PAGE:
Blood drives this week honor Isler, Monroe, other heroes
By Sara Gregory
Robert Stewart used to be a blood donor. But since 2005, Stewart relies on other donors to keep him alive.
Three years ago, doctors diagnosed Stewart with myelodysplastic syndrome, a bone marrow disease where not enough red blood cells mature.
Every Tuesday, he gets his blood tested, and depending on the test results, he’ll get a transfusion of type O positive blood.
Stewart says he owes his life to other blood donors.
“God bless ’em,” he said recently. “For them to take their time and give of themselves so that others like myself can keep on living and for them to save someone’s life, God bless ’em.”
To collect blood donations to help people such as Stewart, two blood drives are planned in honor of Salisbury firefighters Victor Isler and Justin Monroe, who died in the Salisbury Millwork fire in March.
“The main thing that we’re doing is a celebration of heroes,” said Sherry Smith, director of blood services for the Rowan County region. “Justin and Victor definitely were examples who sacrificed their lives for others.
The Elizabeth Hanford Dole Chapter of the American Red Cross hopes Isler and Monroe’s service and sacrifice will encourage people to give blood.
“They were there to help the person in need,” Smith said. “That’s the same message we want to send to people giving blood. When you’re giving blood, you’re helping people everywhere.”
The Red Cross holds 14 to 18 drives each month throughout the county and almost everyone can give blood. Donors must be at least 17 years old, weigh at least 110 pounds and be in good health.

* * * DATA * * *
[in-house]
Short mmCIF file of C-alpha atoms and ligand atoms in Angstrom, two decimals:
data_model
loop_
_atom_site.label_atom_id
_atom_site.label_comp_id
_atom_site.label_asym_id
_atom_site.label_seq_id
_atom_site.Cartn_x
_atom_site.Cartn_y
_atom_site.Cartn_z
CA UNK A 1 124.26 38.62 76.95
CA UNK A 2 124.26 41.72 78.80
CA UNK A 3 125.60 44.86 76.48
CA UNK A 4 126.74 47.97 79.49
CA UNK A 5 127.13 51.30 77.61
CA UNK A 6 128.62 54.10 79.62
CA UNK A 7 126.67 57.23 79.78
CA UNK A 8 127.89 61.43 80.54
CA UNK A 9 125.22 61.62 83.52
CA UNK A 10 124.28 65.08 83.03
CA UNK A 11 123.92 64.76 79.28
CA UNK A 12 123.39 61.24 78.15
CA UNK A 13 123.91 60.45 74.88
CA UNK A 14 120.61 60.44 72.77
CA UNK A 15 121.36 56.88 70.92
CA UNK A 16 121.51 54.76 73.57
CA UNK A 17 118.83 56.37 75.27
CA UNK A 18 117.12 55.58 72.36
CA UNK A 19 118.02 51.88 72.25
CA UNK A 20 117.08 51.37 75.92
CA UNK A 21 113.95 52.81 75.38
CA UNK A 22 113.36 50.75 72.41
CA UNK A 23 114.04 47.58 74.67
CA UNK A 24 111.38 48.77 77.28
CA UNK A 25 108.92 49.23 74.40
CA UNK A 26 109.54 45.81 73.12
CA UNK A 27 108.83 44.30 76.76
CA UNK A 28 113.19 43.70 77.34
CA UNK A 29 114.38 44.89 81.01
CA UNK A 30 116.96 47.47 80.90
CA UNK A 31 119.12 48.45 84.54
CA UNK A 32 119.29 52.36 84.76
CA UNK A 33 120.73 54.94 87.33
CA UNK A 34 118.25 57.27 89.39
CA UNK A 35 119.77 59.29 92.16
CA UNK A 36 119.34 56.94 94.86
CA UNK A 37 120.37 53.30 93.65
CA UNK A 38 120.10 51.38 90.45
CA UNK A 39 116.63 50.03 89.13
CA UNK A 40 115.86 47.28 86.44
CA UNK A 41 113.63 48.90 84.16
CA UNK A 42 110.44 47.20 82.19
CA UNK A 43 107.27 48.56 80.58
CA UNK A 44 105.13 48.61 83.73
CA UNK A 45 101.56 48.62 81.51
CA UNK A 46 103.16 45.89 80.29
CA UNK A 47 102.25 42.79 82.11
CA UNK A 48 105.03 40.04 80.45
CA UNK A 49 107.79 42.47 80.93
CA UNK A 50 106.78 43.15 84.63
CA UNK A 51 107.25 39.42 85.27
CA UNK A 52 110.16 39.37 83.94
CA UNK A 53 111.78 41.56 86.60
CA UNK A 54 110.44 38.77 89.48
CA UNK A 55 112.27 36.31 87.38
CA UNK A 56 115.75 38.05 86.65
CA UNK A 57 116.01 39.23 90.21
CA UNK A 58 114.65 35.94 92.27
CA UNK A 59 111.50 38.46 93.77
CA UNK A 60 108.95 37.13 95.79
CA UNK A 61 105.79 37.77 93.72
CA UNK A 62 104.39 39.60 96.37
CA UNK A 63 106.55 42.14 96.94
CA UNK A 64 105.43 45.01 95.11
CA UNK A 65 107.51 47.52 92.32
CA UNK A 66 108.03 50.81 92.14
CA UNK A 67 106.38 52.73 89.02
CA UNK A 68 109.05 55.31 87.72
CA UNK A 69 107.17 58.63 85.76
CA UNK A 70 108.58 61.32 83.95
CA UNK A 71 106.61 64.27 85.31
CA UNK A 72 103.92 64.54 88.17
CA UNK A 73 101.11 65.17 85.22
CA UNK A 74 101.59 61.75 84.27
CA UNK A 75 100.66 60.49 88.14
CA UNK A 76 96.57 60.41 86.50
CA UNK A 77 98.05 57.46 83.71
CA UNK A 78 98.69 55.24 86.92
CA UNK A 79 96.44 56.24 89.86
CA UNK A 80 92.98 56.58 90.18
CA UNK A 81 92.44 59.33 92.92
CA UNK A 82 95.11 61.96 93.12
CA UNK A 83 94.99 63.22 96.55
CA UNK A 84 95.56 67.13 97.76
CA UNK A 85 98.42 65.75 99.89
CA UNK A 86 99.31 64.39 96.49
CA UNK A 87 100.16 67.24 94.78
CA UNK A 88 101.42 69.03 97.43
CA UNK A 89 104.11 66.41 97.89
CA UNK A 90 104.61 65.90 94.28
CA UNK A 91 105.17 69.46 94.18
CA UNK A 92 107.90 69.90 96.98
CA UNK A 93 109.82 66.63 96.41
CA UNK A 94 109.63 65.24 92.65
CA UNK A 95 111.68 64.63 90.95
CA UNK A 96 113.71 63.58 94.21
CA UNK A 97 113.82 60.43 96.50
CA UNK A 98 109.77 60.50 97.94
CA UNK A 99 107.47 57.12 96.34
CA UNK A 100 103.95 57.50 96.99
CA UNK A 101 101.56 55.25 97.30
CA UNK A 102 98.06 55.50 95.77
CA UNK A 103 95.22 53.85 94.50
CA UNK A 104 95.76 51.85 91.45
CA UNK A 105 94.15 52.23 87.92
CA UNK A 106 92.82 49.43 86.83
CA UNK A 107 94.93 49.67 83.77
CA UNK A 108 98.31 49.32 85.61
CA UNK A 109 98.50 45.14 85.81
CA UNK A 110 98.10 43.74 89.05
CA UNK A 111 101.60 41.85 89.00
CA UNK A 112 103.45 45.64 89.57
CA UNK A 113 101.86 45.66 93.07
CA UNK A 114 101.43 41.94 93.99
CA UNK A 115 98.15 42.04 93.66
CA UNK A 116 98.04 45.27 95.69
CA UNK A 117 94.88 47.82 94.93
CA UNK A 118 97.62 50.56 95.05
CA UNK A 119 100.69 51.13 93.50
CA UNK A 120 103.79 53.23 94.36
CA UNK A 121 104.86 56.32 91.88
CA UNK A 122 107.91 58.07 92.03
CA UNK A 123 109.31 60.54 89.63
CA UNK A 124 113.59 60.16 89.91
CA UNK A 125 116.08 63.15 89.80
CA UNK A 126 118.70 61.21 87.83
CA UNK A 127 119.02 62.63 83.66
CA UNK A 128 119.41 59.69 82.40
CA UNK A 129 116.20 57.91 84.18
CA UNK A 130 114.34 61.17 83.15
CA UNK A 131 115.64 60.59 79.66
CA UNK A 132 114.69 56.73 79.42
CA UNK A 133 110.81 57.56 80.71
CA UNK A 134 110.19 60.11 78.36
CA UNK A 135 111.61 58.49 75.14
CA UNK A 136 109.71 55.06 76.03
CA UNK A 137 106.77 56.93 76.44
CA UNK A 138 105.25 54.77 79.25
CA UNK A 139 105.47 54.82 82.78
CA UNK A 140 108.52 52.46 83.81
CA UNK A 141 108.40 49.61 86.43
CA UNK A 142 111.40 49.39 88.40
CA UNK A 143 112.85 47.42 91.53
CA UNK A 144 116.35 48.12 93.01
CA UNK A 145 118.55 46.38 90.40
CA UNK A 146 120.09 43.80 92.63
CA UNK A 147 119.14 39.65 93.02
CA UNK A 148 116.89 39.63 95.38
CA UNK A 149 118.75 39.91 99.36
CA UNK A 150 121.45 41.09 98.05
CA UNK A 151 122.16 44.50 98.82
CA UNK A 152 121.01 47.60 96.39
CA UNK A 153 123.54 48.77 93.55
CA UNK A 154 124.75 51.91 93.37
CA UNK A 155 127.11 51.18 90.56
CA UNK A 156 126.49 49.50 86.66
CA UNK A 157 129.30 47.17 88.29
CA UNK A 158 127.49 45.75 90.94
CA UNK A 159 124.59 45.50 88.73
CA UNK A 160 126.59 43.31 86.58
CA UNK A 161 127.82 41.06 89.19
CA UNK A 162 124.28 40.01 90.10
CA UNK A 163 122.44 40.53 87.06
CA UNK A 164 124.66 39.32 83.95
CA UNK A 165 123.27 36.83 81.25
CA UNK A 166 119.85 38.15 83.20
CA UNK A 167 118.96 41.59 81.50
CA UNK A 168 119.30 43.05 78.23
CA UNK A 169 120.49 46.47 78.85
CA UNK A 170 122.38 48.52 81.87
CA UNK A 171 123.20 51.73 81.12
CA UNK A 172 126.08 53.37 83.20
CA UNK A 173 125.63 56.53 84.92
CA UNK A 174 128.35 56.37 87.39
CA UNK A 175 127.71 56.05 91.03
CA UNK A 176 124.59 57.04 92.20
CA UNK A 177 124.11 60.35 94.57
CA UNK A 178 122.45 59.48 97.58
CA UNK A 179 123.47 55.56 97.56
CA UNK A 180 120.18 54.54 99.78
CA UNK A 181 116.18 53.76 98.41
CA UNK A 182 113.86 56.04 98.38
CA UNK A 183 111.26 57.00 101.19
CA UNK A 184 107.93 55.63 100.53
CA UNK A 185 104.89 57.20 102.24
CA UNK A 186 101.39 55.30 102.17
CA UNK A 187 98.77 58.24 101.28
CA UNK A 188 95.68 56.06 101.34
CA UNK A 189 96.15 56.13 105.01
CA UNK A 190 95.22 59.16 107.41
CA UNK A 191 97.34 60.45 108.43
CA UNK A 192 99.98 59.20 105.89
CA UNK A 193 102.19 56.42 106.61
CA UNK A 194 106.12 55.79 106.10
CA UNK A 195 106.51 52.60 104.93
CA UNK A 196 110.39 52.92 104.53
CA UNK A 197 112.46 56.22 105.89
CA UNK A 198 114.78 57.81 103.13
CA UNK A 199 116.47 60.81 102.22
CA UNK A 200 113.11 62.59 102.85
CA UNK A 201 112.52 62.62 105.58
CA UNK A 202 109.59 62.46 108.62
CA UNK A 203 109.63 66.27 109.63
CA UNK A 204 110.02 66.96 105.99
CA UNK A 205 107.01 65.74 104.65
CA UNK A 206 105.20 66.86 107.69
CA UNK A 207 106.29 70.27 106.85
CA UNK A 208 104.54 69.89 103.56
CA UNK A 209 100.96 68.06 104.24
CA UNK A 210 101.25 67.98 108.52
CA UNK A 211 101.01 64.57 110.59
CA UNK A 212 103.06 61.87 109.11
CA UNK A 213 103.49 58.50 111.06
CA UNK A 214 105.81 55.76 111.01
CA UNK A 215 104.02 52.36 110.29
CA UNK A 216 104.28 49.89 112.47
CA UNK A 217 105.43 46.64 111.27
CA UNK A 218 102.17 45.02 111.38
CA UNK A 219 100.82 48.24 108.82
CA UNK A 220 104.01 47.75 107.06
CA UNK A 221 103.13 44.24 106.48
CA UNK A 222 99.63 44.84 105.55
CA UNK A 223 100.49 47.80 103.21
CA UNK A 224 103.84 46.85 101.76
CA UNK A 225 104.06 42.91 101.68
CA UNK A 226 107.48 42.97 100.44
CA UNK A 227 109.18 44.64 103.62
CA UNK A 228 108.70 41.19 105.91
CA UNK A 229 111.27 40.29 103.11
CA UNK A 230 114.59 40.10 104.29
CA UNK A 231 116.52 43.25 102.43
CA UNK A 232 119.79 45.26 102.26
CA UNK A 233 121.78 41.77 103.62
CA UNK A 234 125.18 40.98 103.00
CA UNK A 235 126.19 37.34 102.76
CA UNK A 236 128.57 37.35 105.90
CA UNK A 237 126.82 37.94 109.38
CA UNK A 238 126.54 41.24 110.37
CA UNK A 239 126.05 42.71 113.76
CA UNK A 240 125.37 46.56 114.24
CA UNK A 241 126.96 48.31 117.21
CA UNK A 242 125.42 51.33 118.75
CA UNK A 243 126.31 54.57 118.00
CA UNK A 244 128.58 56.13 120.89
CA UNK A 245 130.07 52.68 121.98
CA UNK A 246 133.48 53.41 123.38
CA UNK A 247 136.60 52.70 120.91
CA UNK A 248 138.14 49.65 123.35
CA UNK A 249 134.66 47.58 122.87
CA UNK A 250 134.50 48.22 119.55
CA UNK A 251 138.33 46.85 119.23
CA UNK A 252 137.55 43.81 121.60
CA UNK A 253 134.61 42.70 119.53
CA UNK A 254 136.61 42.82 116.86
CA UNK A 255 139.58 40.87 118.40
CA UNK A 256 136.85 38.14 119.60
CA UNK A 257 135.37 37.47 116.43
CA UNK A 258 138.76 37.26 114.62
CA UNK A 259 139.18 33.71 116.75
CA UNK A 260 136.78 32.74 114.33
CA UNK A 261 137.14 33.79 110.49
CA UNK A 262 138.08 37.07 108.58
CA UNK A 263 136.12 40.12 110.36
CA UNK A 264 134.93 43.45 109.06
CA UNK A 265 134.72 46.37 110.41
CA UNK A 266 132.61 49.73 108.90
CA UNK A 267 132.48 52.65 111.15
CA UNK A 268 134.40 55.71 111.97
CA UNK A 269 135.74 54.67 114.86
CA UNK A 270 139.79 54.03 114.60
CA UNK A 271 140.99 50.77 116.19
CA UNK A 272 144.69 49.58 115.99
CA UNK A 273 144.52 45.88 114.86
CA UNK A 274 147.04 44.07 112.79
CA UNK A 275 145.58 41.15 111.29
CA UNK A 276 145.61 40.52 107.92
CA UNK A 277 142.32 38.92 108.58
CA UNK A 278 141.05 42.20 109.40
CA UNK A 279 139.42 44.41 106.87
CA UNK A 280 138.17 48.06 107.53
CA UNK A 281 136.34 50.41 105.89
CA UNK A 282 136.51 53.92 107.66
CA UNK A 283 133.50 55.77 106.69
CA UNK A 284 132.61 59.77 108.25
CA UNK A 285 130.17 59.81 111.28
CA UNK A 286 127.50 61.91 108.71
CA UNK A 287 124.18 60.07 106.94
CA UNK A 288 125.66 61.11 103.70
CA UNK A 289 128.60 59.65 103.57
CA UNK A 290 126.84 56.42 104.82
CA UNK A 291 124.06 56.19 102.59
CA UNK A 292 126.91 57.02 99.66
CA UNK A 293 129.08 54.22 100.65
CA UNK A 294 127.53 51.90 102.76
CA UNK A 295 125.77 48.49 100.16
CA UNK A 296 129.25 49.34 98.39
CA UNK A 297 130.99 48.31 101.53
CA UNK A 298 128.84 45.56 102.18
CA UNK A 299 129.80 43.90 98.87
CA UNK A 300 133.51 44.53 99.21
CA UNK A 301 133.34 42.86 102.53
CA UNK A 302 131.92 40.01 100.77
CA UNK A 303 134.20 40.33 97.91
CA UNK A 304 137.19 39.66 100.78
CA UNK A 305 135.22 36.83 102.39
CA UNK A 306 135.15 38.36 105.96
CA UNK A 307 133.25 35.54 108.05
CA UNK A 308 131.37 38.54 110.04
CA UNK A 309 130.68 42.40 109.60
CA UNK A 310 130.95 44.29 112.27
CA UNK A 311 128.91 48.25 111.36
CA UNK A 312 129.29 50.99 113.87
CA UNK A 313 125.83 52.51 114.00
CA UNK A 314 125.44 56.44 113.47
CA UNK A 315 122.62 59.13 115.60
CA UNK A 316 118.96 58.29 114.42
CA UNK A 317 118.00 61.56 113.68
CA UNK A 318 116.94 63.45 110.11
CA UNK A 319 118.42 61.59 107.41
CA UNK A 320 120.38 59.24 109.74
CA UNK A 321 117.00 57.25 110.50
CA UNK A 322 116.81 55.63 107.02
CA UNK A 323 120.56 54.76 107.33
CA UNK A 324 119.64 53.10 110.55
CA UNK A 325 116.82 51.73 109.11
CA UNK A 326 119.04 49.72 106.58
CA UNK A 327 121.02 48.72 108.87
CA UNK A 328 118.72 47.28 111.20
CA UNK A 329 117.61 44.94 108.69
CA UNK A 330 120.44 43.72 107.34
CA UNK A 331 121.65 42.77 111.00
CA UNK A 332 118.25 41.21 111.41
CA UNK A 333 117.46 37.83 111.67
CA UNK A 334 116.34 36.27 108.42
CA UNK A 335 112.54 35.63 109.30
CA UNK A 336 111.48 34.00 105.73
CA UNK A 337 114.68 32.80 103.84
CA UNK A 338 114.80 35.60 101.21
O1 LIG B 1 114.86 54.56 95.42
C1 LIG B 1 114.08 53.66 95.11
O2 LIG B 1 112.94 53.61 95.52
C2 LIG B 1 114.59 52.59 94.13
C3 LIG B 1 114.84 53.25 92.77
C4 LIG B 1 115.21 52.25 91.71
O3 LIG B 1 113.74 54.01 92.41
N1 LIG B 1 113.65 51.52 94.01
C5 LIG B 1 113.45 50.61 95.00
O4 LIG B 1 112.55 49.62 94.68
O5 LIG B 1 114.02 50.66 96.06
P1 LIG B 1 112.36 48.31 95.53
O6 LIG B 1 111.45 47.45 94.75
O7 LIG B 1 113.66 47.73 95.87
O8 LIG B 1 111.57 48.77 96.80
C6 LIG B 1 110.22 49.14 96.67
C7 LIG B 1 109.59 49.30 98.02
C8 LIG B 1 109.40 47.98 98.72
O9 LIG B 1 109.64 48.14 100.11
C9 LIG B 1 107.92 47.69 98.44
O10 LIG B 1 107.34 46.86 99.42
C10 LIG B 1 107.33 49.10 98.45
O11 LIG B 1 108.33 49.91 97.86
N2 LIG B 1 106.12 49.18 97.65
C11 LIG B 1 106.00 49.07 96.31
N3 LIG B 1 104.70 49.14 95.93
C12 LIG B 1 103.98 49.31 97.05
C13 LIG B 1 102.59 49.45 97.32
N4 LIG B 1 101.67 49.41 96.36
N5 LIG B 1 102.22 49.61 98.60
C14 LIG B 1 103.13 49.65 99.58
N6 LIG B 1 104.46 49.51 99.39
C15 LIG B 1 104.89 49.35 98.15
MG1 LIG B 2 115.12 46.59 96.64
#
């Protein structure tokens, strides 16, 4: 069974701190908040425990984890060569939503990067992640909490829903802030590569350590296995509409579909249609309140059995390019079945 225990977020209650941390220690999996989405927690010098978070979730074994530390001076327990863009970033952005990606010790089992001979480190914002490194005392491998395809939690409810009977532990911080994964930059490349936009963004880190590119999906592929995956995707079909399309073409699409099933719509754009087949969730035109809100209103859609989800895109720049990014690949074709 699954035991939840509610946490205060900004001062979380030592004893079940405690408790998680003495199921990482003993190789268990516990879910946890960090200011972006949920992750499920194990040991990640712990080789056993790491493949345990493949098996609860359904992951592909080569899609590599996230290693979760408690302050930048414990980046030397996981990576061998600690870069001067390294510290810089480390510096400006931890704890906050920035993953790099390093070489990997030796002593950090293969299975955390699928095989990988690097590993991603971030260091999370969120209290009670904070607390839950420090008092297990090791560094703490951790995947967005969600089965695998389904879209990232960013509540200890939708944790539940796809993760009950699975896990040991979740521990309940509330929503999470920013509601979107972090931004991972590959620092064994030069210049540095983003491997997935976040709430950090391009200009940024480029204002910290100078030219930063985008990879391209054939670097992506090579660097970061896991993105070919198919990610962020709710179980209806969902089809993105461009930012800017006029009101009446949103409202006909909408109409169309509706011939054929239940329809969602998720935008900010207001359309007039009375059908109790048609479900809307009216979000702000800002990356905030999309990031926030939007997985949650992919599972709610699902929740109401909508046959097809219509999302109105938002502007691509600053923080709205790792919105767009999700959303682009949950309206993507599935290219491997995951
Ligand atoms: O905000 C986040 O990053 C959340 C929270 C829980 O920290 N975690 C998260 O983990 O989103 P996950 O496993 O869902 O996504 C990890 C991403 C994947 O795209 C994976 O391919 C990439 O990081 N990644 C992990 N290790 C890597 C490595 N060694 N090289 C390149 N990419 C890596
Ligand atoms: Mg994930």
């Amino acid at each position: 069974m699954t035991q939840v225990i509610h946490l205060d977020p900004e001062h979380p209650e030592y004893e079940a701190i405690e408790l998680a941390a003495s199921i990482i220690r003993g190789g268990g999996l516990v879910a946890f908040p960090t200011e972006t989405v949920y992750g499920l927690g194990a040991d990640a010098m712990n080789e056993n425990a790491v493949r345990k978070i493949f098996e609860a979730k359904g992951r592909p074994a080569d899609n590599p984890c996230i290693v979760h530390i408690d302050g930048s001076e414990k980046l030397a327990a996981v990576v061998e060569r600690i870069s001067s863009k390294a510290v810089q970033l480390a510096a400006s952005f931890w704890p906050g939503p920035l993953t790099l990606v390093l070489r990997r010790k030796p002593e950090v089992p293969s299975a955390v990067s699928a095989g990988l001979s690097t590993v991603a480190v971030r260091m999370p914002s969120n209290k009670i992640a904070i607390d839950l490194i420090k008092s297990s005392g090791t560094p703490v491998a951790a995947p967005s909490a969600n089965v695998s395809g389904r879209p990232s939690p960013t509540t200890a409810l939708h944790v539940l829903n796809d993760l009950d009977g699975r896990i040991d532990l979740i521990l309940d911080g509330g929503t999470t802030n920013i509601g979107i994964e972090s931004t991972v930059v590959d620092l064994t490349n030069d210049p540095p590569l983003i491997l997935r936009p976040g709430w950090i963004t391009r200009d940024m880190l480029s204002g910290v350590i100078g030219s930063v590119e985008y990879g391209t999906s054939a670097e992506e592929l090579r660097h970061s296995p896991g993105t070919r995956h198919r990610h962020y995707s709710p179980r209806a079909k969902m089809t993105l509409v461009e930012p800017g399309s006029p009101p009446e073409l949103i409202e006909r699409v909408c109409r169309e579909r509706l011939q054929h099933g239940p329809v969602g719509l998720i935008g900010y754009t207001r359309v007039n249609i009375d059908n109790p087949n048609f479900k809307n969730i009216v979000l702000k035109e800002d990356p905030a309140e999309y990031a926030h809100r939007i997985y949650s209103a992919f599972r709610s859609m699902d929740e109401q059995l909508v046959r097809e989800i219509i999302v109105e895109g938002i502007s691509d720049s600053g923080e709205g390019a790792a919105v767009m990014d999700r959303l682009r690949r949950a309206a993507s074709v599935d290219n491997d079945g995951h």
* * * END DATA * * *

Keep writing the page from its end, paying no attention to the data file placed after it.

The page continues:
Still, the Red Cross sees donor numbers slip during the summer months. Then, students who give blood at school drives are off on break, and families take vacations.
“During that time the inventory really suffers,” Smith said. “It’s a challenge.”
Especially crucial is the universal type O negative blood, which anyone can accept.
Donors are needed to meet an ever-increasing demand for blood. Last year, 7,061 units of blood were collected in Rowan County. This year, the Red Cross expects to surpass its goal of 7,023 units.
And the blood collected in Rowan County doesn’t all stay here, Smith said. After the school shootings at Virginia Tech, local blood helped victims there.
“They requested blood from us, and of course we sent it,” Smith said. “It’s anywhere there is a need. Without donations from volunteers in the community that wouldn’t be possible.
“That’s the reason why they’re heroes.”
Contact Sara Gregory at 704-797-4257 or email@example.com.